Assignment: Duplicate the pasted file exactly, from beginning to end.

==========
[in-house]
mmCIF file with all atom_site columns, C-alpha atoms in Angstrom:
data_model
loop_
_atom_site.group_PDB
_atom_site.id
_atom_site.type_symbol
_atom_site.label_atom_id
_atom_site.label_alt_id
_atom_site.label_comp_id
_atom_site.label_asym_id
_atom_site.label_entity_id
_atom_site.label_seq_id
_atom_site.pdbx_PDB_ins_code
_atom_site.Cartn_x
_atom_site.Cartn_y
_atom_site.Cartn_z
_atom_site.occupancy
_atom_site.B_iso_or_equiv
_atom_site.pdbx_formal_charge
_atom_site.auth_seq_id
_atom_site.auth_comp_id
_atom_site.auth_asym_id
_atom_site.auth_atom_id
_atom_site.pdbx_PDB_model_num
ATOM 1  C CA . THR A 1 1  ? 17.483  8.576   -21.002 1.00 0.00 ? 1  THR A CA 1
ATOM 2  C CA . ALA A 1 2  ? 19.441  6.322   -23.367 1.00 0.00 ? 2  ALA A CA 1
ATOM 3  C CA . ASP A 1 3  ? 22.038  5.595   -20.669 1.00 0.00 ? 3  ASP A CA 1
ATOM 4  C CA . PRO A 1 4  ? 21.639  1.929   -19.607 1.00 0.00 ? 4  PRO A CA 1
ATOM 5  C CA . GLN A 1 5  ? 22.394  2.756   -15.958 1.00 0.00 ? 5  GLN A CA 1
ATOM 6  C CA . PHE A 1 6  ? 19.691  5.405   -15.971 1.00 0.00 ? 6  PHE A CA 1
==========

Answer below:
[in-house]
mmCIF file with all atom_site columns, C-alpha atoms in Angstrom:
data_model
loop_
_atom_site.group_PDB
_atom_site.id
_atom_site.type_symbol
_atom_site.label_atom_id
_atom_site.label_alt_id
_atom_site.label_comp_id
_atom_site.label_asym_id
_atom_site.label_entity_id
_atom_site.label_seq_id
_atom_site.pdbx_PDB_ins_code
_atom_site.Cartn_x
_atom_site.Cartn_y
_atom_site.Cartn_z
_atom_site.occupancy
_atom_site.B_iso_or_equiv
_atom_site.pdbx_formal_charge
_atom_site.auth_seq_id
_atom_site.auth_comp_id
_atom_site.auth_asym_id
_atom_site.auth_atom_id
_atom_site.pdbx_PDB_model_num
ATOM 1  C CA . THR A 1 1  ? 17.483  8.576   -21.002 1.00 0.00 ? 1  THR A CA 1
ATOM 2  C CA . ALA A 1 2  ? 19.441  6.322   -23.367 1.00 0.00 ? 2  ALA A CA 1
ATOM 3  C CA . ASP A 1 3  ? 22.038  5.595   -20.669 1.00 0.00 ? 3  ASP A CA 1
ATOM 4  C CA . PRO A 1 4  ? 21.639  1.929   -19.607 1.00 0.00 ? 4  PRO A CA 1
ATOM 5  C CA . GLN A 1 5  ? 22.394  2.756   -15.958 1.00 0.00 ? 5  GLN A CA 1
ATOM 6  C CA . PHE A 1 6  ? 19.691  5.405   -15.971 1.00 0.00 ? 6  PHE A CA 1